In her judgment, Dean-Armorer noted that BLCTC admitted that its linear accelerator was miscalibrated during the period of McKenzie’s treatment. She also pointed out that while testifying at the trial, its former clinical director Dr Peter Bovell admitted the centre did not have a senior physicist to operate the machine and it relied on a junior employee who was not certified to do so.
Approximately 200 patients were affected by the miscalibration, with the centre settling claims with most except McKenzie’s and a handful of others, who were awaiting Dean- Armorer’s decision to continue their lawsuits. (See page A6)
A good effort by T&T, led by Chris Richards Junior, saw this country place fourth in the recently concluded Caribbean Amateur Junior Golf Championships (CAJGC) in Jamaica.
The tournament was played on the spectacular Caymanas Golf & Country Club where the national team finished behind winner Puerto Rico, host Jamaica, and the Dominican Republic. In fifth was the Bahamas, Barbados sixth, Cayman Islands were seventh with Turks & Caicos eighth and the United States Virgin Islands (USVI) in ninth.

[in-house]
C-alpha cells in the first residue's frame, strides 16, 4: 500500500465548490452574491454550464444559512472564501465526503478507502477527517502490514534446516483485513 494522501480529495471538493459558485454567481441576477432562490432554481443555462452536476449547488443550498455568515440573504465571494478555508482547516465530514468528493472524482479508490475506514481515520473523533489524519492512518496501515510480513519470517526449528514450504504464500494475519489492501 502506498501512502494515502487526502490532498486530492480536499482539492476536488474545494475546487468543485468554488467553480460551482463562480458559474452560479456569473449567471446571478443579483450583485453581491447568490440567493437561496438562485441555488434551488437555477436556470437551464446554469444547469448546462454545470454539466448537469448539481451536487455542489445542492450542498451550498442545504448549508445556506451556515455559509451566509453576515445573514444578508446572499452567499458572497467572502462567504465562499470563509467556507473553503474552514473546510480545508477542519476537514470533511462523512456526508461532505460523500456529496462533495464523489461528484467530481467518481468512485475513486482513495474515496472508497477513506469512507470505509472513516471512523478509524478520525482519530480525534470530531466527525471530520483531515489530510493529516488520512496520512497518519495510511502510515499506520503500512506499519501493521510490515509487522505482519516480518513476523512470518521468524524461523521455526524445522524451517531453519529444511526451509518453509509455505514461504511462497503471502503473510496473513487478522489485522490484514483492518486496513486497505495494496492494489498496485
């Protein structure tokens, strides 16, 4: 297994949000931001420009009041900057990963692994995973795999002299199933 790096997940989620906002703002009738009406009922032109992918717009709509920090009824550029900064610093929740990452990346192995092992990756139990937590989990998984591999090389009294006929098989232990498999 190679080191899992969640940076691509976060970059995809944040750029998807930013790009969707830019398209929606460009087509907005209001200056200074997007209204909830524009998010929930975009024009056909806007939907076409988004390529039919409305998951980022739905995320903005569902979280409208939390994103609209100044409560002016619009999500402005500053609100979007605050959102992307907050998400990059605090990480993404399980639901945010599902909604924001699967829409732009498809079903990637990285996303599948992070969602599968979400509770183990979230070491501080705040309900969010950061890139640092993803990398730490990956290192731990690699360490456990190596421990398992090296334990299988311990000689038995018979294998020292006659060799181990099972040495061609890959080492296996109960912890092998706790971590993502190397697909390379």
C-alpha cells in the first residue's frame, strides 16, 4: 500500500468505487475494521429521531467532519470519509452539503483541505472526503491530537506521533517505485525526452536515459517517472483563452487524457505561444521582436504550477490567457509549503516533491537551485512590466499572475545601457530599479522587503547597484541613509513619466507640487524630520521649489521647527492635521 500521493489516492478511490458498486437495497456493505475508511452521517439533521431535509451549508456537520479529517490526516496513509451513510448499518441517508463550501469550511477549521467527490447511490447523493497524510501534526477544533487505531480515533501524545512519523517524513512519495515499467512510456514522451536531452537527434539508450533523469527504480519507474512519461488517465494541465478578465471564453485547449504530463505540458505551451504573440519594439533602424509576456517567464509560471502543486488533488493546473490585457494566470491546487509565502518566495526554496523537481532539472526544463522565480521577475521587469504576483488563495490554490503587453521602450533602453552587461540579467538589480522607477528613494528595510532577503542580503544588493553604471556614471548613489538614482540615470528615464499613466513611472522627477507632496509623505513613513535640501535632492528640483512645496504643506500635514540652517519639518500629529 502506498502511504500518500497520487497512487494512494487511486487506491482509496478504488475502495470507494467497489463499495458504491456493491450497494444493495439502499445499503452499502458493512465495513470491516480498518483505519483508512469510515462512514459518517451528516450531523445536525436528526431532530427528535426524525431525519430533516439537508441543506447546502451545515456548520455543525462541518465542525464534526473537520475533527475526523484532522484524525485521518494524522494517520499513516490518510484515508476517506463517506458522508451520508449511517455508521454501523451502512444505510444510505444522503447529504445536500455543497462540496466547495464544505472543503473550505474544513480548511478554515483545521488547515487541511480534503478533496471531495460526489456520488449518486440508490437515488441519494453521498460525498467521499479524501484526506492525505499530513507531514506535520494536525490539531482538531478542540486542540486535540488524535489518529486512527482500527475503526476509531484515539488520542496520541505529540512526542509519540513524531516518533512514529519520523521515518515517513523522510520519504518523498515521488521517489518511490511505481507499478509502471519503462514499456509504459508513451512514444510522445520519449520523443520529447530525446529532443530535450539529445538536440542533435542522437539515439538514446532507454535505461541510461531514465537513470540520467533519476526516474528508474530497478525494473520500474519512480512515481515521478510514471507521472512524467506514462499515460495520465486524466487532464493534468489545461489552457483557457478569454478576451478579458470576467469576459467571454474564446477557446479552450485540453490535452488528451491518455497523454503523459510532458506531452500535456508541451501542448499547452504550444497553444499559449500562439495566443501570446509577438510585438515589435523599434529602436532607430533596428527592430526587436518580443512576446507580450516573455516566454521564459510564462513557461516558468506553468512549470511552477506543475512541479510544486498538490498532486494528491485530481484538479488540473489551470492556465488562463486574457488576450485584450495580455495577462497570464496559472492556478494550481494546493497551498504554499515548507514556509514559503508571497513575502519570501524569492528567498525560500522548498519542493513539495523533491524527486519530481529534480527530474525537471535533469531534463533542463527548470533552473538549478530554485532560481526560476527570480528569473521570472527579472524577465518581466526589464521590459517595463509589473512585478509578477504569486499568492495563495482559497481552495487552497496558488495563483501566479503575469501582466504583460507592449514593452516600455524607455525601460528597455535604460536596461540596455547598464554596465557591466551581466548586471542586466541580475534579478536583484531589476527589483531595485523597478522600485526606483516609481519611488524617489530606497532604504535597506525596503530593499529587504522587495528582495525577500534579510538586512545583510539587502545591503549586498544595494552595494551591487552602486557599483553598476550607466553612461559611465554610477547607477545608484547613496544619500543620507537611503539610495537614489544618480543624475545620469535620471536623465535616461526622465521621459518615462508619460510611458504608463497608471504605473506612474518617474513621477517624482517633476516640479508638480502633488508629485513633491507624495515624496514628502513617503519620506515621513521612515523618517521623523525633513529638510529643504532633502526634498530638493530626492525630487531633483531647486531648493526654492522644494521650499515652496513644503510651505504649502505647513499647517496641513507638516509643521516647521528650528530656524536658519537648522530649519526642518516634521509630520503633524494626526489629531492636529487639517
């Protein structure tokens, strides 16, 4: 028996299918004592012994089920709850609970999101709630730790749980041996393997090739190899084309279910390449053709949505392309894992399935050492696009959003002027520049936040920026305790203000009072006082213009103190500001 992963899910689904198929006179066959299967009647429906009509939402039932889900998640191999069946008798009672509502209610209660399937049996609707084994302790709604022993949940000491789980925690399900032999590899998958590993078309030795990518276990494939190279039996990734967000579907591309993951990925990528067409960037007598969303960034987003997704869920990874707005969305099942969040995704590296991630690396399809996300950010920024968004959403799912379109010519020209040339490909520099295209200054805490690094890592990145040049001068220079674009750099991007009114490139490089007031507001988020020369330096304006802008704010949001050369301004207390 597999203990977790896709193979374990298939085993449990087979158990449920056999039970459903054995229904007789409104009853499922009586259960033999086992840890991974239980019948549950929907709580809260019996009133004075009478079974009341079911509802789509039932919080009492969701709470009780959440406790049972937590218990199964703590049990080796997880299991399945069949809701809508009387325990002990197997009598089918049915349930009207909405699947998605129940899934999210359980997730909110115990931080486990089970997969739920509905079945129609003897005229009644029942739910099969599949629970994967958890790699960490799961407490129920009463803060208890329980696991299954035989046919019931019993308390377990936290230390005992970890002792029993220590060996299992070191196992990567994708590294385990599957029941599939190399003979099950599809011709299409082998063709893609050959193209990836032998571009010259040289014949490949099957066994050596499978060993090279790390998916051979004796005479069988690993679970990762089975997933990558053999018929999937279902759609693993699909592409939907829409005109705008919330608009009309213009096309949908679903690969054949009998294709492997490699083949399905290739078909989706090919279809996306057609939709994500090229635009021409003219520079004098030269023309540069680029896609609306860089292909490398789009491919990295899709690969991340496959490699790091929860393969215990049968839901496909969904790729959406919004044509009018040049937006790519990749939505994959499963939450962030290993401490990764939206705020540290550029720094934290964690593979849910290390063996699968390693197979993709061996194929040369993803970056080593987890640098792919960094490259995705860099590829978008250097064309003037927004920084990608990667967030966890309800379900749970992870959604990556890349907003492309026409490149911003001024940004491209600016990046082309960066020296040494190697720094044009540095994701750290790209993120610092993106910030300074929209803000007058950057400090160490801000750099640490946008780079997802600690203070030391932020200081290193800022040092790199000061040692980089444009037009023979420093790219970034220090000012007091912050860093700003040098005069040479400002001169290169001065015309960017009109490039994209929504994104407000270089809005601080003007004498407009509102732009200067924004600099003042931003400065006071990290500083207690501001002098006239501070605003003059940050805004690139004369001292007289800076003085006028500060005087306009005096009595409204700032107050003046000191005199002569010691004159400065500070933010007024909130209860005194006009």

Richards starred for T&T, losing out to Jamaican Rocco Lopez by one stroke in the 11-13 age-group, the game coming down to the final hole of the 54 holes played. With Richards shooting two under par 34 on the back nine to put pressure on Lopez. Zico Correia finished tied fifth.
Dravid Bhim finished ninth in the 14-15 age group. In the 18 and under age-group Captain Ryan Peters finished ninth. In the girls Under-18, Serena Mackenzie and Karina Matabadal finished tied sixth.
Yoji Lee, who finished tied third in the 14-15 age group, was the best of the local girls. In the girls 11-13, Caylyn Hosein, 10th, and Chloe Ajodha, 11th, struggled with the difficulty of the course but gave it a game effort.
The T&T Golf Association (TTGA) sent out its gratitude to Guardian General, RBC, the Ministry of Tourism and Caribbean Airlines for their waiver of fees on the golf equipment.